And if OPM is a good thing, then no OPM is probably not so good.
I've seen what happens to a business that doesn't have an OPM strategy in place. The business is moving along successfully but then the stumbling starts, and then maybe stops, but then it starts up again and continues unabated. Teams are frustrated that progress has halted and find they're taking the blame or blaming each other. Leadership pushes the same answers to newly arisen problems—work harder, faster, longer.
The Benefits of Scaling
OPM at scale ensures the strategy that your entire enterprise is about to adopt is the right fit.
Too light (but it may work for a startup), and your undertaking becomes inconsistent, priorities become ever-changing because there's no clear focus. The entire system is not reliable enough to deliver.
Too rigid (but it may work for a Fortune 500), and you may get in your own way with bottle-necking processes, decision-making by committee, waiting for an approval exit gate that never arrives, wasting time because the system is not flexible enough to deliver.
Where too much process is a hindrance (but may work for a large org) and too little is volatile (but may work for a fledgling company), start with some core principles that are key for your org and build from there.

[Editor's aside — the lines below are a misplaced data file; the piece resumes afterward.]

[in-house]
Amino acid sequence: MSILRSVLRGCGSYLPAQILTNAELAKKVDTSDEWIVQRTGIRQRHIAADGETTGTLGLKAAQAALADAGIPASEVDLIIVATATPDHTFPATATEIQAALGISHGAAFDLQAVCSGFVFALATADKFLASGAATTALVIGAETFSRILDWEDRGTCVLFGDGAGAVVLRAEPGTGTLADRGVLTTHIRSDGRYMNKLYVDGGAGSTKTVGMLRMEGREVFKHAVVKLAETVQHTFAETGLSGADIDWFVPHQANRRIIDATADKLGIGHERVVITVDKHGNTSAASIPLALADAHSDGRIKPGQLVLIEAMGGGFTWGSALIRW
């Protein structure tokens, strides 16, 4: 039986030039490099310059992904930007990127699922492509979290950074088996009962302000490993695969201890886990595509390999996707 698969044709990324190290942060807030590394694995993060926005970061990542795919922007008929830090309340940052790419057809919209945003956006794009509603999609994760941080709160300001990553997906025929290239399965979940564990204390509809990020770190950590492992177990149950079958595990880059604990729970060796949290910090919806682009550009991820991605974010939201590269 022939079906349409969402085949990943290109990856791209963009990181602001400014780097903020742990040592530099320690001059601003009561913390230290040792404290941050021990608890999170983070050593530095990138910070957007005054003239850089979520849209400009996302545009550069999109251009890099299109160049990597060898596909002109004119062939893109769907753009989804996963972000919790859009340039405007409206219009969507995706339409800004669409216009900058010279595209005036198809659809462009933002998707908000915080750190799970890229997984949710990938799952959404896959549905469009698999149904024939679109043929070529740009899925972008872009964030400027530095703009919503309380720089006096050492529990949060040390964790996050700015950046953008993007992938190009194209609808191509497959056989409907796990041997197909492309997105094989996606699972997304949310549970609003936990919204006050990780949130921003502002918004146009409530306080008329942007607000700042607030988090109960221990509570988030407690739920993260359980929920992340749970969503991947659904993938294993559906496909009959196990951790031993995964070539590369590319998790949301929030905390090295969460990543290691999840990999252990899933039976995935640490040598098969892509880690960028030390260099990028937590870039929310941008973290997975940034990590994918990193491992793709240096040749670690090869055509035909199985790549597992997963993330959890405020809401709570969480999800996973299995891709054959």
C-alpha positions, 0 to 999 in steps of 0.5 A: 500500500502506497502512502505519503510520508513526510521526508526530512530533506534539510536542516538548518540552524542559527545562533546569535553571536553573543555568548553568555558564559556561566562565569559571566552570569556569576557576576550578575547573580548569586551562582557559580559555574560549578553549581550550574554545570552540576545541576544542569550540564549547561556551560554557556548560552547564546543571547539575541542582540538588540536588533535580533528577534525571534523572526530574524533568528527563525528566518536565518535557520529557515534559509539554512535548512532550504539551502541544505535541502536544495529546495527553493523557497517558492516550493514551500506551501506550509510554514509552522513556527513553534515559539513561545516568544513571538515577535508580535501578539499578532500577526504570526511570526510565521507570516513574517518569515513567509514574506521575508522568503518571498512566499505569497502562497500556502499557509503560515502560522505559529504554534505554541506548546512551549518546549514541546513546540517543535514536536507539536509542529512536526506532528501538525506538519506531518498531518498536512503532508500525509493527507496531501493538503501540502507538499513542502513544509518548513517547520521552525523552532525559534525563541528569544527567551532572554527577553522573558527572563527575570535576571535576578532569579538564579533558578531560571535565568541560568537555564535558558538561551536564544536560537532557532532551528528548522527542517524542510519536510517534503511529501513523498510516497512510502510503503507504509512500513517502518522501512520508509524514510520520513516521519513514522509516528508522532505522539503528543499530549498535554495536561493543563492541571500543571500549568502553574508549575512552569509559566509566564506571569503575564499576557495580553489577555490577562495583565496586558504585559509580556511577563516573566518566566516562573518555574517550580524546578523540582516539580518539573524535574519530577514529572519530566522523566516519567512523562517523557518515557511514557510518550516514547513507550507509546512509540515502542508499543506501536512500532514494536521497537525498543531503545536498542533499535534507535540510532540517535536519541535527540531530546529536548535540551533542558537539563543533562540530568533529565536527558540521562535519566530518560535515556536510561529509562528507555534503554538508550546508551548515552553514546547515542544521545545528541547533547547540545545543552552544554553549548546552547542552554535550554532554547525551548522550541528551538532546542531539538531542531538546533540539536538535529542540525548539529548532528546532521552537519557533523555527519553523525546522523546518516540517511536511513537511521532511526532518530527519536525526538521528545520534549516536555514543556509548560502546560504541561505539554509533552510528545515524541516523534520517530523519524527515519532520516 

An OPM at scale strategy could look something like this:
At your next quarterly review, examine how your custom OPM framework is doing. Are you all still aligned on, not just the goal of your portfolio, but the goal of your OPM strategy? Ready to go bigger and start maturing your framework? Or instead do you need to scale back?
What experience do you have with implementing OPM to scale?
Want to see a fully baked standardized model, take a peek at PMI's Organizational Project Management Maturity Model (OPM3®).
3 Steps to Outsourcing Success
Nontraditional Project Management,
PM & the Economy,
Categories: Benefits Realization, Best Practices, Change Management, Complexity, Innovation, Innovation, Leadership, Leadership, Lessons Learned, Lessons Learned, Nontraditional Project Management, PM & the Economy, Program Management, Project Delivery, Project Failure, Project Planning, Project Requirements, Risk Management, ROI, Roundtable, Stakeholder, Strategy, Teams